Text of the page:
2018 was a crazy year. All of us who had developed a solution to solve IFRS 16 challenge had meetings with potential customers one after another. All companies were in need and all were in a hurry. As always preparation had started just a bit too late, and the complexity of the issue was underestimated.
At that time there were a lot of different players in the market as there was a new regulation coming that forced large companies to do something – window of opportunity was open. Many wanted to get a share of that market and joined the race by developing their own solution, teaming up with another company, or by selling their expertise to solve this challenge with Excel.
After the initial race had ended and the standard entered into force, the second round started. Many of the solutions failed to deliver even the minimum level – fulfilling the requirements of the standard. This led to a peak in requests in Q2/2019. Companies who had difficulties with their solution started quickly to look for another one. At Fatman this meant that in 2019-2020 we almost doubled the number of customers using our IFRS 16 solution.
Now, when we have two full years of IFRS 16 behind us we can see the third wave starting. There are three different categories of solutions that are frustrating their users:
- First, there are systems, such as Excel sheets, that are too light and require too much effort from the user. As the number of contracts is growing, changes are happening to the contracts, and in some rare cases, new type of contracts or currencies must be calculated, one sees that Excel starts to be an expensive solution. There are direct and indirect costs to be paid in time used for the actual calculations as well as moving bookings to bookkeeping, consultancy needed for these processes, and the hassle this is causing in audits.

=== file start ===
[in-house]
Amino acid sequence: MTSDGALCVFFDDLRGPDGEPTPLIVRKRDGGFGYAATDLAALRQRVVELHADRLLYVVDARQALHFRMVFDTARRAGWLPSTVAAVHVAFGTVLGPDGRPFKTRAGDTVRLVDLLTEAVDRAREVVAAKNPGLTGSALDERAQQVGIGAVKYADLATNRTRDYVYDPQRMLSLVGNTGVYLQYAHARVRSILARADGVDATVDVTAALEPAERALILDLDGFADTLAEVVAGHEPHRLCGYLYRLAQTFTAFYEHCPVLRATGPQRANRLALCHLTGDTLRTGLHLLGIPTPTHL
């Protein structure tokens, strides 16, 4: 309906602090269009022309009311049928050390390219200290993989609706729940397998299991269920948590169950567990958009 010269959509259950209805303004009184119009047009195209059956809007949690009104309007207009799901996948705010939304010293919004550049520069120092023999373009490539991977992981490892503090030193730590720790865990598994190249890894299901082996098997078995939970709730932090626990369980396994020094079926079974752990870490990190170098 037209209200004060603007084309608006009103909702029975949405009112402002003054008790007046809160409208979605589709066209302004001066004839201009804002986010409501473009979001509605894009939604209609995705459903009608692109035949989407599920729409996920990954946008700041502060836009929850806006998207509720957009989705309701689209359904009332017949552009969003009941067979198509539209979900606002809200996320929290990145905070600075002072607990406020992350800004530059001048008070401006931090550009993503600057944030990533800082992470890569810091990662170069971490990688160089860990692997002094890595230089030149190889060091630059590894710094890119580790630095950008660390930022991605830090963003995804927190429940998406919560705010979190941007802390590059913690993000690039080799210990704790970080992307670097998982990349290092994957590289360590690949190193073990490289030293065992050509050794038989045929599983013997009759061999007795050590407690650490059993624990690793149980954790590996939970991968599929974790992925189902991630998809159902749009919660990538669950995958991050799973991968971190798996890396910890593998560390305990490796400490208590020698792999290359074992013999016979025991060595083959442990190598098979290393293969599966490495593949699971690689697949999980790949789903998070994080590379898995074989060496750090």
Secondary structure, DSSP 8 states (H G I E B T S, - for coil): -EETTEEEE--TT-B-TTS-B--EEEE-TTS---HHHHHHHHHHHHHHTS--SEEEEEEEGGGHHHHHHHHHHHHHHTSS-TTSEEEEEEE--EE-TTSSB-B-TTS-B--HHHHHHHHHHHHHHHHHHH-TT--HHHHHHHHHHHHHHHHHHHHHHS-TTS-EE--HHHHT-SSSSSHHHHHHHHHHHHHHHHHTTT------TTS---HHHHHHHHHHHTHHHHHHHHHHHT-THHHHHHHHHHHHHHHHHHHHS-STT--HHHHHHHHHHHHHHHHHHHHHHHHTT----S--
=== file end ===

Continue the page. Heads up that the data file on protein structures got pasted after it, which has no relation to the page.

- Second, there are systems that are not comprehensive nor constantly developing. When the time goes on and more corner cases are happening to the contracts (such as sale-leaseback contracts, impairments, or handling of purchase options and corresponding fixed asset calculations), one starts to need double notes as all exceptions and thus differences between the system and bookkeeping must be documented.
- Third clear group consists of overcomplicated systems. These are typically ERP suppliers’ own or preferred solutions. These systems are not considering that leasing contracts are not handled in the financial department and/or headquarters. When a system is built for finance department only, one cannot reasonably distribute the use across the organization. However, there are always other people who need to handle these contracts in their work as well and may be the ones negotiating changes to these contracts, budgeting them, ending them, or similar. This leads to unnecessary double work and often errors in reporting.
There is one more trend that affects all these categories: business intelligence (BI) needs. More and more companies would like to see the information from the contracts and IFRS 16 bookings in forecasting and other cross-reporting, and internal reporting is often difficult or impossible. Comprehensive reporting in the software itself is not always sufficient as modern BI work requires combining data from multiple sources.
Fatman Frame is the leading solution for IFRS 16 reporting, and we are constantly developing the software according to trends and needs of the market. Additionally, comprehensive functionality combined with ease of use has always been the leading principles of our solution. Read more about our software https://fatman.fi/en/lease-management/
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